Vol. 66, No. 7
February 24, 2017
Notes from the Field: Francisella tularensis Type B Infection from a Fish Hook Injury — Minnesota, 2016
Weekly / February 24, 2017 / 66(7);194
Tory Whitten, MPH1; Jenna Bjork, DVM1; Dave Neitzel, MS1; Kirk Smith, DVM1; Maureen Sullivan, MPH2; Joni Scheftel, DVM1 (View author affiliations)View suggested citation
On June 27, 2016, the Minnesota Department of Health (MDH) Public Health Laboratory (PHL) was notified of a suspected Francisella tularensis isolate cultured at a hospital laboratory. The isolate was confirmed as F. tularensis type B at MDH PHL by reverse transcription–polymerase chain reaction, culture, and direct fluorescent antibody testing. Francisella tularensis subspecies tularensis (type A) and holarctica (type B) bacteria are the causative agents of tularemia.
MDH initiated an epidemiologic investigation to identify potential exposure sources and risks to additional persons. The case occurred in an immunocompetent white, non-Hispanic woman aged 67 years from Sherburne County, Minnesota. On June 18, she was fishing on a freshwater lake in northeastern South Dakota. While removing a hook from a fish, the hook penetrated the pulp of the patient’s left middle finger. On June 21, she developed pain and swelling at the site of the puncture and was seen at an urgent care center where she received an injection of ceftriaxone and was prescribed oral cephalexin. The pain and swelling did not improve, and she was seen by her primary care provider the next day. Because of concern about a possible joint infection, the patient was referred to an orthopedic specialist, who saw her on June 23, at which time an enlarged, tender left axillary lymph node was noted. The orthopedist drained the finger wound, collected a swab of cloudy, nonpurulent fluid for culture, and changed the patient’s antibiotic to ciprofloxacin. After MDH PHL confirmed tularemia on June 28, the patient was seen again by the orthopedist; by this time she had developed an eschar-like ulcer. An infectious disease consultation was obtained, ciprofloxacin was discontinued, and a treatment course of doxycycline was initiated and ultimately continued for 5 weeks. As of July 8, the lymphadenopathy had resolved and the ulcerated wound was improving. MDH epidemiologists shared exposure information with the South Dakota Department of Health; no other cases of tularemia were reported from this area of South Dakota in 2016 (South Dakota Department of Health, personal communication, January 4, 2017).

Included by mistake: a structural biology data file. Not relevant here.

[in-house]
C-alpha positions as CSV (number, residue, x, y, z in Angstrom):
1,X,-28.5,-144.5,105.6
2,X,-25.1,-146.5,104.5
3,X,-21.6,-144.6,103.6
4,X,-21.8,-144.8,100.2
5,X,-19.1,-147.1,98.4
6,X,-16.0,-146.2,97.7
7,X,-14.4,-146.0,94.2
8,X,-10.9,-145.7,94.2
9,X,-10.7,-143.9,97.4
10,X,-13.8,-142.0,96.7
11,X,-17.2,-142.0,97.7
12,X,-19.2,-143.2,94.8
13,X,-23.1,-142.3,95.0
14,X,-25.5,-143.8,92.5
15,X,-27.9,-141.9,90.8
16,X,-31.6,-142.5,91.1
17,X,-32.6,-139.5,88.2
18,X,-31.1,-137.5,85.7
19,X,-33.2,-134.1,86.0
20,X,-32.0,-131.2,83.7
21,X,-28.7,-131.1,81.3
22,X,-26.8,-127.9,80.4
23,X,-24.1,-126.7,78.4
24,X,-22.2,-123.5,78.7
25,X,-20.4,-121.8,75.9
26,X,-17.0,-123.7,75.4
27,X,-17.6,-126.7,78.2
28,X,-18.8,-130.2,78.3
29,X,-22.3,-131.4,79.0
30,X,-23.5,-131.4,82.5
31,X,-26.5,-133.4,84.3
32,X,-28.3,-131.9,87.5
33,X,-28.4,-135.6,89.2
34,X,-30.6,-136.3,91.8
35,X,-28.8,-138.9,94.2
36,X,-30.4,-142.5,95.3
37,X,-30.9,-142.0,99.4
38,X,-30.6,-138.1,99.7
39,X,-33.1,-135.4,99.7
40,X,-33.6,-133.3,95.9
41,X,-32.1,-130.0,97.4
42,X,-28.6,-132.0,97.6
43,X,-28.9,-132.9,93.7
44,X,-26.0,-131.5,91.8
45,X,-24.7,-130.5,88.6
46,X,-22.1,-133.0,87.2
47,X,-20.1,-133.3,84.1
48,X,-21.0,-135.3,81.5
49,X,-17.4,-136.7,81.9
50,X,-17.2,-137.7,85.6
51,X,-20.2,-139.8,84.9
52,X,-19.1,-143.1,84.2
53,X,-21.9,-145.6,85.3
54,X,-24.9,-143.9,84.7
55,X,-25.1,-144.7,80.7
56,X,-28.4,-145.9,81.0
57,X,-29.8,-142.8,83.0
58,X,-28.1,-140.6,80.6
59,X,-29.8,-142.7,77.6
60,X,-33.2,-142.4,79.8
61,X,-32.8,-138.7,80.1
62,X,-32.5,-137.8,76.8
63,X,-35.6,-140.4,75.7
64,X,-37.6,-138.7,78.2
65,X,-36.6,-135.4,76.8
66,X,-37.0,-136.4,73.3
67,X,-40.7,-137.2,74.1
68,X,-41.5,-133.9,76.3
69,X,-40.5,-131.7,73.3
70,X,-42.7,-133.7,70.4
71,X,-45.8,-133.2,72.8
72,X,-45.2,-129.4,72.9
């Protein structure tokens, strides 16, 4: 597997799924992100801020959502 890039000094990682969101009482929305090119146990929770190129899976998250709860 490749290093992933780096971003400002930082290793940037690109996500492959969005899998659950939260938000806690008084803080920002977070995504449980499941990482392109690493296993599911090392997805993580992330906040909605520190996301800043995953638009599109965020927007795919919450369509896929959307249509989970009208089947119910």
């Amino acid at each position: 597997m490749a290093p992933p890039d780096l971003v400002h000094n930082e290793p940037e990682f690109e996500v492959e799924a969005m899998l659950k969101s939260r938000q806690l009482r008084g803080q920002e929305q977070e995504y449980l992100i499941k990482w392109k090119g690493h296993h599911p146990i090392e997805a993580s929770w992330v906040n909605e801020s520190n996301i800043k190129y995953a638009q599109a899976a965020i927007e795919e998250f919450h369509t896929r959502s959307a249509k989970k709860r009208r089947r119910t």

Tularemia can cause a wide range of symptoms in humans, depending upon the route of inoculation. The infection is often characterized by fever, lymphadenopathy, and an ulcer at the site of cutaneous inoculation. Type A is frequently associated with lagomorphs (hares, rabbits, and pikas), and type B is frequently associated with rodents and aquatic environments. Type A is often considered more virulent to humans than is type B, but subtypes exist that are associated with varying degrees of severity (1,2). Exposure routes include animal contact, arthropod (ticks and biting flies) bites, and exposure to natural waters (1–5). During 1994–2015, 10 tularemia cases were confirmed in Minnesota residents; five were caused by F. tularensis type B (MDH, unpublished data, 2009–2015) (5).
Although tularemia is rarely diagnosed in Minnesota, there has been one other culture-confirmed case of a tularemia type B wound infection that resulted after lake water exposure of a superficial cut, sustained while shaving (MDH, unpublished data, 2012). Inoculation by fish hook represents a novel exposure to F. tularensis. This and the previous Minnesota case highlight the significance of freshwater exposure in cases of tularemia, the importance of obtaining a thorough exposure history, and the importance of obtaining wound cultures, especially when wound infections do not respond to empiric antibiotic therapy. Prompt diagnosis and initiation of appropriate antibiotics, consistent with current practice guidelines, can prevent serious illness in tularemia cases (6).
Emergency Preparedness and Response Laboratory staff members, Public Health Laboratory Division, Minnesota Department of Health.
Corresponding author: Tory Whitten, firstname.lastname@example.org, 651-201-5654.
1Infectious Disease Epidemiology, Prevention, and Control Division, Minnesota Department of Health; 2Public Health Laboratory Division, Minnesota Department of Health.
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